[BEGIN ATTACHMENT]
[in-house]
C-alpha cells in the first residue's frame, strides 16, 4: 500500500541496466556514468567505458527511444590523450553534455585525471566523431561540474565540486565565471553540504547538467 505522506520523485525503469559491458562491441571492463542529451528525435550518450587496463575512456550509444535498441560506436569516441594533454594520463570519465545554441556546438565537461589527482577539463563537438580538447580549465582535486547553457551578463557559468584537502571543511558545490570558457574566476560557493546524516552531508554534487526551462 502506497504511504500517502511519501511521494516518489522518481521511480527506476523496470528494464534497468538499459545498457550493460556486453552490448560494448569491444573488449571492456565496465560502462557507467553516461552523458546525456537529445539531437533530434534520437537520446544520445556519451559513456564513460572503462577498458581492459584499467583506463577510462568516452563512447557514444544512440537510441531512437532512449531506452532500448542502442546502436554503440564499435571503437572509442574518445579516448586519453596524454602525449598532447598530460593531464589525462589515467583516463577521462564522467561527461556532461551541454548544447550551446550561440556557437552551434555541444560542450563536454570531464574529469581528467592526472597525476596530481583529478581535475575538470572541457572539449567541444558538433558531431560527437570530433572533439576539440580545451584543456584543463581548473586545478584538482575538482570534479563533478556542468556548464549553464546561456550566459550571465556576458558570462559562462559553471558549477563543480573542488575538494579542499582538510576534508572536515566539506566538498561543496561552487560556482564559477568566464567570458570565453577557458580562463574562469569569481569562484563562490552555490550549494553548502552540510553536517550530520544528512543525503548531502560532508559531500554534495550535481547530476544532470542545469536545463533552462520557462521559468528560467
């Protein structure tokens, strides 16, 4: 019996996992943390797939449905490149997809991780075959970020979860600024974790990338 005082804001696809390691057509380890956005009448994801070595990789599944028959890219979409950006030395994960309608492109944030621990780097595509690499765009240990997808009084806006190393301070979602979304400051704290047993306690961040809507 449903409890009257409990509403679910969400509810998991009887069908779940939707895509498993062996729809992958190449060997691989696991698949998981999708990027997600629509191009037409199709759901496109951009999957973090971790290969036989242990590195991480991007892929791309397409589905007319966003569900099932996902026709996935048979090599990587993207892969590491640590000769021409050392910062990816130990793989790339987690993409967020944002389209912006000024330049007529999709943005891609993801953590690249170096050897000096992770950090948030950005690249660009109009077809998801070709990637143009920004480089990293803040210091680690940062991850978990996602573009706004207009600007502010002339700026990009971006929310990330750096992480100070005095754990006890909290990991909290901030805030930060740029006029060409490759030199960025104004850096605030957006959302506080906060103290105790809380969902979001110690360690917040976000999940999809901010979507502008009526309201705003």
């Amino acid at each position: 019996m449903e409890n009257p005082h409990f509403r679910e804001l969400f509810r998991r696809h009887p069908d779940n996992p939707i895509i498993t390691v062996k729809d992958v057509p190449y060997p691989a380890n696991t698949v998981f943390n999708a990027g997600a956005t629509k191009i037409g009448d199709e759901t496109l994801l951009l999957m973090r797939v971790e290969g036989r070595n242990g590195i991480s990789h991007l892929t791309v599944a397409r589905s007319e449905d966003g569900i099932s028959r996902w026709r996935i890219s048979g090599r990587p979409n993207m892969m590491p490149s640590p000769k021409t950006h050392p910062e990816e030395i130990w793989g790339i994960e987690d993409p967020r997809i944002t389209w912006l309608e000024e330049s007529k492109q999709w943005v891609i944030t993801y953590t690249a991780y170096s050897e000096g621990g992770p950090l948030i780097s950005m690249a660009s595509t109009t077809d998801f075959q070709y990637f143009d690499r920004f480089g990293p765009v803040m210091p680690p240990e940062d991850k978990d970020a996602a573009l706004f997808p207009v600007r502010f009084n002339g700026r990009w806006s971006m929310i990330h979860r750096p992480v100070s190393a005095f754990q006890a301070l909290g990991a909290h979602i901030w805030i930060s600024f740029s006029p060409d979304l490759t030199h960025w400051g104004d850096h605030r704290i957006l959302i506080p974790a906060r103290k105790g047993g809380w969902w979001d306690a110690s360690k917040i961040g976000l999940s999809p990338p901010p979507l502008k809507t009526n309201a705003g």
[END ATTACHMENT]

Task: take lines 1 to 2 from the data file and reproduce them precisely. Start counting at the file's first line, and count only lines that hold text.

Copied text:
[in-house]
C-alpha cells in the first residue's frame, strides 16, 4: 500500500541496466556514468567505458527511444590523450553534455585525471566523431561540474565540486565565471553540504547538467 505522506520523485525503469559491458562491441571492463542529451528525435550518450587496463575512456550509444535498441560506436569516441594533454594520463570519465545554441556546438565537461589527482577539463563537438580538447580549465582535486547553457551578463557559468584537502571543511558545490570558457574566476560557493546524516552531508554534487526551462 502506497504511504500517502511519501511521494516518489522518481521511480527506476523496470528494464534497468538499459545498457550493460556486453552490448560494448569491444573488449571492456565496465560502462557507467553516461552523458546525456537529445539531437533530434534520437537520446544520445556519451559513456564513460572503462577498458581492459584499467583506463577510462568516452563512447557514444544512440537510441531512437532512449531506452532500448542502442546502436554503440564499435571503437572509442574518445579516448586519453596524454602525449598532447598530460593531464589525462589515467583516463577521462564522467561527461556532461551541454548544447550551446550561440556557437552551434555541444560542450563536454570531464574529469581528467592526472597525476596530481583529478581535475575538470572541457572539449567541444558538433558531431560527437570530433572533439576539440580545451584543456584543463581548473586545478584538482575538482570534479563533478556542468556548464549553464546561456550566459550571465556576458558570462559562462559553471558549477563543480573542488575538494579542499582538510576534508572536515566539506566538498561543496561552487560556482564559477568566464567570458570565453577557458580562463574562469569569481569562484563562490552555490550549494553548502552540510553536517550530520544528512543525503548531502560532508559531500554534495550535481547530476544532470542545469536545463533552462520557462521559468528560467